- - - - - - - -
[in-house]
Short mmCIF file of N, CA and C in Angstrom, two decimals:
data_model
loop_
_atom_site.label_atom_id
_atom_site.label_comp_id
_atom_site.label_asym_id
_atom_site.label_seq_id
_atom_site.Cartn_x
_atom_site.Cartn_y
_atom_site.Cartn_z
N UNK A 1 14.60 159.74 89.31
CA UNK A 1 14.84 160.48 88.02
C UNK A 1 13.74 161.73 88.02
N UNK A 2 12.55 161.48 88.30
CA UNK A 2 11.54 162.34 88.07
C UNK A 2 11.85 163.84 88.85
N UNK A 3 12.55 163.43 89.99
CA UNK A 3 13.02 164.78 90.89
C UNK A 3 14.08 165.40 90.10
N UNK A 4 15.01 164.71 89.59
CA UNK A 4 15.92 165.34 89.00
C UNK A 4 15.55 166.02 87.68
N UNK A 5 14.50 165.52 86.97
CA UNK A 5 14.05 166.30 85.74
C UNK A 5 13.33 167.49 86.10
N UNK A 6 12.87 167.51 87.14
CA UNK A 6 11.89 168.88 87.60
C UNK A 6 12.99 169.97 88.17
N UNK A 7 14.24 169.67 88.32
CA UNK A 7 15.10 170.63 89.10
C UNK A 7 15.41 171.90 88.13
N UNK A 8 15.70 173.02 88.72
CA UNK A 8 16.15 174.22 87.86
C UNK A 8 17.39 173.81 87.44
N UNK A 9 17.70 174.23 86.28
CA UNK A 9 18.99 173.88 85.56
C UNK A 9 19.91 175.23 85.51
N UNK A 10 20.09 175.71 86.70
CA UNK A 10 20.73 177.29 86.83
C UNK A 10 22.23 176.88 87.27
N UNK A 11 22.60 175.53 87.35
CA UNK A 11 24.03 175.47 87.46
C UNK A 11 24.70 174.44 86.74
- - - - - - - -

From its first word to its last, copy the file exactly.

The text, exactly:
[in-house]
Short mmCIF file of N, CA and C in Angstrom, two decimals:
data_model
loop_
_atom_site.label_atom_id
_atom_site.label_comp_id
_atom_site.label_asym_id
_atom_site.label_seq_id
_atom_site.Cartn_x
_atom_site.Cartn_y
_atom_site.Cartn_z
N UNK A 1 14.60 159.74 89.31
CA UNK A 1 14.84 160.48 88.02
C UNK A 1 13.74 161.73 88.02
N UNK A 2 12.55 161.48 88.30
CA UNK A 2 11.54 162.34 88.07
C UNK A 2 11.85 163.84 88.85
N UNK A 3 12.55 163.43 89.99
CA UNK A 3 13.02 164.78 90.89
C UNK A 3 14.08 165.40 90.10
N UNK A 4 15.01 164.71 89.59
CA UNK A 4 15.92 165.34 89.00
C UNK A 4 15.55 166.02 87.68
N UNK A 5 14.50 165.52 86.97
CA UNK A 5 14.05 166.30 85.74
C UNK A 5 13.33 167.49 86.10
N UNK A 6 12.87 167.51 87.14
CA UNK A 6 11.89 168.88 87.60
C UNK A 6 12.99 169.97 88.17
N UNK A 7 14.24 169.67 88.32
CA UNK A 7 15.10 170.63 89.10
C UNK A 7 15.41 171.90 88.13
N UNK A 8 15.70 173.02 88.72
CA UNK A 8 16.15 174.22 87.86
C UNK A 8 17.39 173.81 87.44
N UNK A 9 17.70 174.23 86.28
CA UNK A 9 18.99 173.88 85.56
C UNK A 9 19.91 175.23 85.51
N UNK A 10 20.09 175.71 86.70
CA UNK A 10 20.73 177.29 86.83
C UNK A 10 22.23 176.88 87.27
N UNK A 11 22.60 175.53 87.35
CA UNK A 11 24.03 175.47 87.46
C UNK A 11 24.70 174.44 86.74